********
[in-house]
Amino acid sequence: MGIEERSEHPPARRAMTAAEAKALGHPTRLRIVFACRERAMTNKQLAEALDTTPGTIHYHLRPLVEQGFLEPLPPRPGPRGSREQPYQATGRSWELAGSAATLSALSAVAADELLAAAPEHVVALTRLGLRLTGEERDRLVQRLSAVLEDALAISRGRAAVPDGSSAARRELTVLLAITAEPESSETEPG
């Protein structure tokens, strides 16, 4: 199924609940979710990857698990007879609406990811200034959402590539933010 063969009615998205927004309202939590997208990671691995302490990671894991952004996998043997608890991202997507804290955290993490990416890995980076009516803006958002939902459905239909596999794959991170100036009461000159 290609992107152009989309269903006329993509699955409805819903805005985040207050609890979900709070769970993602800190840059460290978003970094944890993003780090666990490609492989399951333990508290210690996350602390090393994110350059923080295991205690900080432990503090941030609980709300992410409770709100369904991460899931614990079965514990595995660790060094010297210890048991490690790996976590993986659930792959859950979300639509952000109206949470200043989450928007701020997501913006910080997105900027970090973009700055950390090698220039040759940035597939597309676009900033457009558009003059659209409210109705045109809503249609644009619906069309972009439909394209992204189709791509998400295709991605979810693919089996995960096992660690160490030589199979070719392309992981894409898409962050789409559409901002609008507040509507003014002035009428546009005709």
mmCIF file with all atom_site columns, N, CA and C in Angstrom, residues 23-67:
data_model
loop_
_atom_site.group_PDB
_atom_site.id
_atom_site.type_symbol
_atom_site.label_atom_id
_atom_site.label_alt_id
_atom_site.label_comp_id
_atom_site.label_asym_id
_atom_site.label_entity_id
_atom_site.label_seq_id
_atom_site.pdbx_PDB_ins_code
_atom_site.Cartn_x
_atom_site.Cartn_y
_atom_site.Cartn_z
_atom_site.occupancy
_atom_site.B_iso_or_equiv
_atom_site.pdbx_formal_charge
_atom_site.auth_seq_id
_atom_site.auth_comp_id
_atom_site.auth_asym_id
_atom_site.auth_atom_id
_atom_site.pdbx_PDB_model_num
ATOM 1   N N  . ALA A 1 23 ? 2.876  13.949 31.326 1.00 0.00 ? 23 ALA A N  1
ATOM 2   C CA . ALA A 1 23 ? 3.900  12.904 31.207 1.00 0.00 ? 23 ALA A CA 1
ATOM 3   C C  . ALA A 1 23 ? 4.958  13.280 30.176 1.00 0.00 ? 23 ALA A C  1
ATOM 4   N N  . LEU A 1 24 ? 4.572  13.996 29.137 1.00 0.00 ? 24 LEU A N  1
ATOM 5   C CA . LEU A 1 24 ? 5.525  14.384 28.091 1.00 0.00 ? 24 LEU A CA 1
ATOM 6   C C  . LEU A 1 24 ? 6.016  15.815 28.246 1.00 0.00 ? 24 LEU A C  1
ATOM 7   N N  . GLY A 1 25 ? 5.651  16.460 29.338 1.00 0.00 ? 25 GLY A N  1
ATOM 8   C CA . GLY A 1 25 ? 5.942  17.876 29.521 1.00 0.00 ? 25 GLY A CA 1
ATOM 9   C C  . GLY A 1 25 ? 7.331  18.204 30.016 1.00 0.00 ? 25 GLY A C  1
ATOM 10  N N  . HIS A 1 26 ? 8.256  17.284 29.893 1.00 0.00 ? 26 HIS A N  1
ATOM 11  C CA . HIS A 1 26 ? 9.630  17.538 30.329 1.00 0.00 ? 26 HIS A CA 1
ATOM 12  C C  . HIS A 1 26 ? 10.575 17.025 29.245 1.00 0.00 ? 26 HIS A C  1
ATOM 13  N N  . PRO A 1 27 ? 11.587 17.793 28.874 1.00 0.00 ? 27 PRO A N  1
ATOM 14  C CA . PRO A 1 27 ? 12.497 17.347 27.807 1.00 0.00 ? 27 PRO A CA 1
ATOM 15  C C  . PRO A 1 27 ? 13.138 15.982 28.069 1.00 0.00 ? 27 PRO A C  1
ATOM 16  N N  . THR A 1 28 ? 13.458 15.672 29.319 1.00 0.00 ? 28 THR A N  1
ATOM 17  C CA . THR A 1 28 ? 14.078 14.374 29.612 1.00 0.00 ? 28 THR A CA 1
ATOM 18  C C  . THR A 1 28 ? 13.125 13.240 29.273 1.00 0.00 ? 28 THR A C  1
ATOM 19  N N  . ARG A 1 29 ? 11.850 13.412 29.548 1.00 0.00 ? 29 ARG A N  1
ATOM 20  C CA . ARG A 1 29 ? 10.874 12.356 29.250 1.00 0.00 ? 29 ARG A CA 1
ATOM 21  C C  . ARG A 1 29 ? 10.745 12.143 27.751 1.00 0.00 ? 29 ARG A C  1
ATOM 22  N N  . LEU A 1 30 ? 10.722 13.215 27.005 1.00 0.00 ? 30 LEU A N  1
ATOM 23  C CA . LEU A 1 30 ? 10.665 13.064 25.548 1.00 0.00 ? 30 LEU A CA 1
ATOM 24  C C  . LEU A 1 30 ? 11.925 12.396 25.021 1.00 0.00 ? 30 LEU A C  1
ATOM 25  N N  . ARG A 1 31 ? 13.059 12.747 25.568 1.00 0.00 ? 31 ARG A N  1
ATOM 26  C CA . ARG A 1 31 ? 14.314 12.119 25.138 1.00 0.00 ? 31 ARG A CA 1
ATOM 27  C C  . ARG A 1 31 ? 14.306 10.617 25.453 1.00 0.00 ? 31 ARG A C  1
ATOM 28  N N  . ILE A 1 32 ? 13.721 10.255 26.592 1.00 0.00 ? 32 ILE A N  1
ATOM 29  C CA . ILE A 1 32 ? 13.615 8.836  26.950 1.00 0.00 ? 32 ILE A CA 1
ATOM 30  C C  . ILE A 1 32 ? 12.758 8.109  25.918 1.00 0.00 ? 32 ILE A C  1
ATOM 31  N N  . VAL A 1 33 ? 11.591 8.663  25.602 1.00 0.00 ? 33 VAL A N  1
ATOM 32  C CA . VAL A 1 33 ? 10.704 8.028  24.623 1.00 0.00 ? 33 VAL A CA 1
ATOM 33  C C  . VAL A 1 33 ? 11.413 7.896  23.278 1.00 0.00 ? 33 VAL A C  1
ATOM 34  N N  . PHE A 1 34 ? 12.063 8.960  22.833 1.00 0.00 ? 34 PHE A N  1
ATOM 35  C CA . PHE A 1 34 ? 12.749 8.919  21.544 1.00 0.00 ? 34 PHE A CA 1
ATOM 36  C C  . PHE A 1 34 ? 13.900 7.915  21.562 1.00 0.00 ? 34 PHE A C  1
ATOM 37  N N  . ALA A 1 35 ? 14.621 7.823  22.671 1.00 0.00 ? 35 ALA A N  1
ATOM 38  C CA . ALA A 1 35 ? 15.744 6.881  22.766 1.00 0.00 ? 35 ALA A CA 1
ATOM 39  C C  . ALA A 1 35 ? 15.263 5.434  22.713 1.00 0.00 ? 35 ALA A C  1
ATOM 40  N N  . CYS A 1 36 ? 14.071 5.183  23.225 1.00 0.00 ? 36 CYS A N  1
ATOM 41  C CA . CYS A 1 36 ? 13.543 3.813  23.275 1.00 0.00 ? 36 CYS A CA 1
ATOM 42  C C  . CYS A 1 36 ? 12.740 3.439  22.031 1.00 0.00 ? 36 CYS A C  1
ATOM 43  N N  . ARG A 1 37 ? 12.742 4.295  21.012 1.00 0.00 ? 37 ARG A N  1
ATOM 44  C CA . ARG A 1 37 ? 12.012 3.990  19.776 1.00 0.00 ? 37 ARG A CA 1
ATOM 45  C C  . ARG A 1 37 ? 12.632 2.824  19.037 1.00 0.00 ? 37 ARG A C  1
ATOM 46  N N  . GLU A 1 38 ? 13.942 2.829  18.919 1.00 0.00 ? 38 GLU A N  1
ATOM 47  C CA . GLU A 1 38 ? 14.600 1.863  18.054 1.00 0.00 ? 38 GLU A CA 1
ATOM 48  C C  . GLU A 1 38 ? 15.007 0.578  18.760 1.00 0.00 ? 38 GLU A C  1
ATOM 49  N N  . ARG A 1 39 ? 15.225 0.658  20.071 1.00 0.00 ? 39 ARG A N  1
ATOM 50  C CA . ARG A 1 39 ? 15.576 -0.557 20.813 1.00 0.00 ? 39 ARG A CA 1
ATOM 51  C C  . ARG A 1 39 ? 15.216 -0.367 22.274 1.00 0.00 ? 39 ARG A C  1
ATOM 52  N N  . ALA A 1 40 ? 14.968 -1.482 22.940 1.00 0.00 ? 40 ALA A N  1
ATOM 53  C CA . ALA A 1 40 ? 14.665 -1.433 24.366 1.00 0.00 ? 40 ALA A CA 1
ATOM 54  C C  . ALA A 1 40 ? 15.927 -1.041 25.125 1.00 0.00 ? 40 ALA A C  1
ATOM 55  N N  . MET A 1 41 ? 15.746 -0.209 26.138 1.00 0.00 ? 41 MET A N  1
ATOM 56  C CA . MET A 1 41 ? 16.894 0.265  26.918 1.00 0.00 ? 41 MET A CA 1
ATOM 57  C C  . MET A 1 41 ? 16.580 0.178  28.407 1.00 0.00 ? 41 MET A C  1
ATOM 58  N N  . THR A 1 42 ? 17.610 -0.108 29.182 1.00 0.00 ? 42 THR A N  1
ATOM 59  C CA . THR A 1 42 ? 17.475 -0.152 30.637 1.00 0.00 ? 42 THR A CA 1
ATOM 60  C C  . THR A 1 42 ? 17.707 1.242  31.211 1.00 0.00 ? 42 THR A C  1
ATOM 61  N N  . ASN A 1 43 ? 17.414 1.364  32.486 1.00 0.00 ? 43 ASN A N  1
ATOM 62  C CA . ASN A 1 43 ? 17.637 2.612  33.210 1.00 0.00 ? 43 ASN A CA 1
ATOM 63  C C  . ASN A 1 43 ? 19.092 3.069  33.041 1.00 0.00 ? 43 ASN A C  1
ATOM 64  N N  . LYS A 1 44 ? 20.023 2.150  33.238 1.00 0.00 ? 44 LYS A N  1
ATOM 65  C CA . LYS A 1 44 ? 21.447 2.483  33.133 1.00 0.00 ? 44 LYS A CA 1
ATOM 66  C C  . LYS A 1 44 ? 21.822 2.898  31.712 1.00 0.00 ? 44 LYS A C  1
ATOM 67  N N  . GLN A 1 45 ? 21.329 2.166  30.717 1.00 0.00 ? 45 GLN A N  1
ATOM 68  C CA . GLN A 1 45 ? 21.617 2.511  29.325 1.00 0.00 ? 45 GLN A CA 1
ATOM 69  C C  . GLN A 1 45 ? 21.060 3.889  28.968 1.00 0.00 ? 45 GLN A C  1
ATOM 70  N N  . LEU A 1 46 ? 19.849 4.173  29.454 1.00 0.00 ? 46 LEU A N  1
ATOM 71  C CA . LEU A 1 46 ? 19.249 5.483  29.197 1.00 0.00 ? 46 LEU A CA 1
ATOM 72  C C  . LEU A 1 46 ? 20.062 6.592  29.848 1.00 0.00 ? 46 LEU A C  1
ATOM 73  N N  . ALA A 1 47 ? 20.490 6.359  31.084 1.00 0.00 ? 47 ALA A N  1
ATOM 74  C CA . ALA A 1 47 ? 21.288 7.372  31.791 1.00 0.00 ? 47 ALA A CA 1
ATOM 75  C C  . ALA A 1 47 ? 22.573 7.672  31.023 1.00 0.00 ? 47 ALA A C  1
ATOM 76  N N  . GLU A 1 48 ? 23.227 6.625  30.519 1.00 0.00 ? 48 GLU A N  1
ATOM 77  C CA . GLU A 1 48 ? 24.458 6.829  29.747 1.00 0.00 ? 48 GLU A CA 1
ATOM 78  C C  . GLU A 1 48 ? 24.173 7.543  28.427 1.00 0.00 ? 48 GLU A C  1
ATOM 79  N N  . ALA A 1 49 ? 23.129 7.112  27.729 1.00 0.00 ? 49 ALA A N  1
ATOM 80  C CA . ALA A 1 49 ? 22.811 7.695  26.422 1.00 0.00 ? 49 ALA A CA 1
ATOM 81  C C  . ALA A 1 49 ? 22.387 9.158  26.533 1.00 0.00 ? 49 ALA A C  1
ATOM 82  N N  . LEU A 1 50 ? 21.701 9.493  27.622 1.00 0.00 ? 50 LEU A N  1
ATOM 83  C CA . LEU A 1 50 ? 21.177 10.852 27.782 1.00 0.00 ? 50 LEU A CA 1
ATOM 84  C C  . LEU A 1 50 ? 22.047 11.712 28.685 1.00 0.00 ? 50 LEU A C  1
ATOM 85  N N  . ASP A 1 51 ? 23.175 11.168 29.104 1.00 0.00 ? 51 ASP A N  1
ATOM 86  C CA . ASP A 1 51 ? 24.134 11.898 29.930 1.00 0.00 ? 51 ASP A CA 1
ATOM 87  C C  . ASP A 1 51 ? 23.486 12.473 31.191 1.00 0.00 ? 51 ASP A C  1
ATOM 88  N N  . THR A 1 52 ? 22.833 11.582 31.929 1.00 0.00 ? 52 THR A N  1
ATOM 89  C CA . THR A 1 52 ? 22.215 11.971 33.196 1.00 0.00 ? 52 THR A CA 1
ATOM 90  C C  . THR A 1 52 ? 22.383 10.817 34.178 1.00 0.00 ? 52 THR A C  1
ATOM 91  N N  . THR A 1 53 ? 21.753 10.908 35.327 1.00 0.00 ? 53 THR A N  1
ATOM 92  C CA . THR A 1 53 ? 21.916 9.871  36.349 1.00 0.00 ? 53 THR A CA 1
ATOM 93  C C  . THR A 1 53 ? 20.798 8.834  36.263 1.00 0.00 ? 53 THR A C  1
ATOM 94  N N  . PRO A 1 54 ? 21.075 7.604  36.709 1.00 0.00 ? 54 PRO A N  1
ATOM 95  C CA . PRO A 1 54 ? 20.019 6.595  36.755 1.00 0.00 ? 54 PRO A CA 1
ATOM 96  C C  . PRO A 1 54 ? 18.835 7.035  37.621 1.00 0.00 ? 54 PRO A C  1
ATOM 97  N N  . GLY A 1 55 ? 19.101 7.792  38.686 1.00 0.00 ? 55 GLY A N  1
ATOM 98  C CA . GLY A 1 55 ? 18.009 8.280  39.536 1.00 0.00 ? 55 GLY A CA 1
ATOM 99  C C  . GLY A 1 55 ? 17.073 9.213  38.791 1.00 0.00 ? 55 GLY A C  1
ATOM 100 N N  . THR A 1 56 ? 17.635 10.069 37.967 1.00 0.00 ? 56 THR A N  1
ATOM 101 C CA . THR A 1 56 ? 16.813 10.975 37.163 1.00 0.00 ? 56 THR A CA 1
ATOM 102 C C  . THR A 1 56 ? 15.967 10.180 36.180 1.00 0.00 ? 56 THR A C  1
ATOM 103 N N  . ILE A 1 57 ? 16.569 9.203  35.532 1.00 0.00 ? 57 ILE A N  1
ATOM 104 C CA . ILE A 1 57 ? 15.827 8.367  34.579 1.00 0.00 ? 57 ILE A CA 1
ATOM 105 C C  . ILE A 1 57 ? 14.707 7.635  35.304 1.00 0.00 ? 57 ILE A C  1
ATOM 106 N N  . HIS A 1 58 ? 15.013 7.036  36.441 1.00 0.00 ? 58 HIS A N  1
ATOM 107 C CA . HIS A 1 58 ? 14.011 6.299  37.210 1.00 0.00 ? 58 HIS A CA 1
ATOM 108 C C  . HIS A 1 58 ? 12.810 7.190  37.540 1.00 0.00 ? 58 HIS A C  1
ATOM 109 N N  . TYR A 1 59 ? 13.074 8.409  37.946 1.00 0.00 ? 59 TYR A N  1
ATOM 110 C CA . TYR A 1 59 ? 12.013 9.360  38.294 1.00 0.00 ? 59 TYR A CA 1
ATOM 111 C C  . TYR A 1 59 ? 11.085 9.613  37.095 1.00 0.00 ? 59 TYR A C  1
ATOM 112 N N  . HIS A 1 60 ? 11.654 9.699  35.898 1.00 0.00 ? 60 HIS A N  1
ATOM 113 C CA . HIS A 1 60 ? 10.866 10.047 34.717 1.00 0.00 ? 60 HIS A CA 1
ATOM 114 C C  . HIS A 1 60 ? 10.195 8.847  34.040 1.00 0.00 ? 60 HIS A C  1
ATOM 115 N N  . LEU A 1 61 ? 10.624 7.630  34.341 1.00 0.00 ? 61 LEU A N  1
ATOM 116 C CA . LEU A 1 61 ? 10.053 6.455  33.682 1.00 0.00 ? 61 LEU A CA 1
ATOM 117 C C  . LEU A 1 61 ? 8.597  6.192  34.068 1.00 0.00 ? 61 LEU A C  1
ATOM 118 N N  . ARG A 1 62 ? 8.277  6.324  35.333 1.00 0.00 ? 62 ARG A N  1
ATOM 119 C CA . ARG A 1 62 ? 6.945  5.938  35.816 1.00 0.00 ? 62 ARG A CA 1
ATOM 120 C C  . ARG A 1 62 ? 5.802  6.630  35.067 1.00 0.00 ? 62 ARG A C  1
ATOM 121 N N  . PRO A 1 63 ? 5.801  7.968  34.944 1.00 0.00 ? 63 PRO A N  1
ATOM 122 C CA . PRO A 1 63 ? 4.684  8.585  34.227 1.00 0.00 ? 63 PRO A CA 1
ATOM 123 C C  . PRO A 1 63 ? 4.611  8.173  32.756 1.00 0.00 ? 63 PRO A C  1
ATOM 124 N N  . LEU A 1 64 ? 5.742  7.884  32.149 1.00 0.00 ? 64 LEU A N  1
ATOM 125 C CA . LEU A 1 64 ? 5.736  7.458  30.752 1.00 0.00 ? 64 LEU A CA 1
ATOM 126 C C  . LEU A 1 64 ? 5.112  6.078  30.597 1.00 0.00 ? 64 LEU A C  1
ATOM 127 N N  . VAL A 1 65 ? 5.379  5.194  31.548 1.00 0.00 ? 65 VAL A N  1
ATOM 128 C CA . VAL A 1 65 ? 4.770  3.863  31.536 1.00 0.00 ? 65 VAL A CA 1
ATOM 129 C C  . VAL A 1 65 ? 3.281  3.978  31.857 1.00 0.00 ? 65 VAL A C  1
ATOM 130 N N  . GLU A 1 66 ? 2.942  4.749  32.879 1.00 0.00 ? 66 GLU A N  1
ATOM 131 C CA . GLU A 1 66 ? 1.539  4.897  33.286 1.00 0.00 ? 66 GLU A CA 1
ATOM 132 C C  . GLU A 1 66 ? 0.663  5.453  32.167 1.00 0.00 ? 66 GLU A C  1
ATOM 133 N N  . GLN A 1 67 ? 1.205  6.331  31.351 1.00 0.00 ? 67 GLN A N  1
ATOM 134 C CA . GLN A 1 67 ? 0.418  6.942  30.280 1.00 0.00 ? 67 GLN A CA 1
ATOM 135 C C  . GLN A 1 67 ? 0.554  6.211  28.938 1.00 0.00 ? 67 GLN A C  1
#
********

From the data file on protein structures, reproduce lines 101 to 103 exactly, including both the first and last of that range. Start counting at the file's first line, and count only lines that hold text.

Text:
ATOM 74  C CA . ALA A 1 47 ? 21.288 7.372  31.791 1.00 0.00 ? 47 ALA A CA 1
ATOM 75  C C  . ALA A 1 47 ? 22.573 7.672  31.023 1.00 0.00 ? 47 ALA A C  1
ATOM 76  N N  . GLU A 1 48 ? 23.227 6.625  30.519 1.00 0.00 ? 48 GLU A N  1